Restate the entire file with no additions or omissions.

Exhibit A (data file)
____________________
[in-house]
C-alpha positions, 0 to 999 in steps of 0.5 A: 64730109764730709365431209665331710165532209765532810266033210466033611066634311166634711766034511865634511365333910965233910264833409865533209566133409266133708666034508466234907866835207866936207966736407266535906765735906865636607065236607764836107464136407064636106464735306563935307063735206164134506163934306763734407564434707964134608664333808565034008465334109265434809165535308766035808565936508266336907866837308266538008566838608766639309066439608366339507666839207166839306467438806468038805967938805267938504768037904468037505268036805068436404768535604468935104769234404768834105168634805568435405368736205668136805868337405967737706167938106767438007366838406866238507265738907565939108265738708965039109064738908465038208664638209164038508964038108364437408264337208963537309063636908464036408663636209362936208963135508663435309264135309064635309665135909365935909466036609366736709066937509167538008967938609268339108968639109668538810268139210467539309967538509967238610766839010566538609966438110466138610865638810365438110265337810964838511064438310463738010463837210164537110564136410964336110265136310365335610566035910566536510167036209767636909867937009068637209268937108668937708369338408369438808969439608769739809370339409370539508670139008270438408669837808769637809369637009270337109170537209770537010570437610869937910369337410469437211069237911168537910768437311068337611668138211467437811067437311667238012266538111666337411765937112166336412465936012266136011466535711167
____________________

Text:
[in-house]
C-alpha positions, 0 to 999 in steps of 0.5 A: 64730109764730709365431209665331710165532209765532810266033210466033611066634311166634711766034511865634511365333910965233910264833409865533209566133409266133708666034508466234907866835207866936207966736407266535906765735906865636607065236607764836107464136407064636106464735306563935307063735206164134506163934306763734407564434707964134608664333808565034008465334109265434809165535308766035808565936508266336907866837308266538008566838608766639309066439608366339507666839207166839306467438806468038805967938805267938504768037904468037505268036805068436404768535604468935104769234404768834105168634805568435405368736205668136805868337405967737706167938106767438007366838406866238507265738907565939108265738708965039109064738908465038208664638209164038508964038108364437408264337208963537309063636908464036408663636209362936208963135508663435309264135309064635309665135909365935909466036609366736709066937509167538008967938609268339108968639109668538810268139210467539309967538509967238610766839010566538609966438110466138610865638810365438110265337810964838511064438310463738010463837210164537110564136410964336110265136310365335610566035910566536510167036209767636909867937009068637209268937108668937708369338408369438808969439608769739809370339409370539508670139008270438408669837808769637809369637009270337109170537209770537010570437610869937910369337410469437211069237911168537910768437311068337611668138211467437811067437311667238012266538111666337411765937112166336412465936012266136011466535711167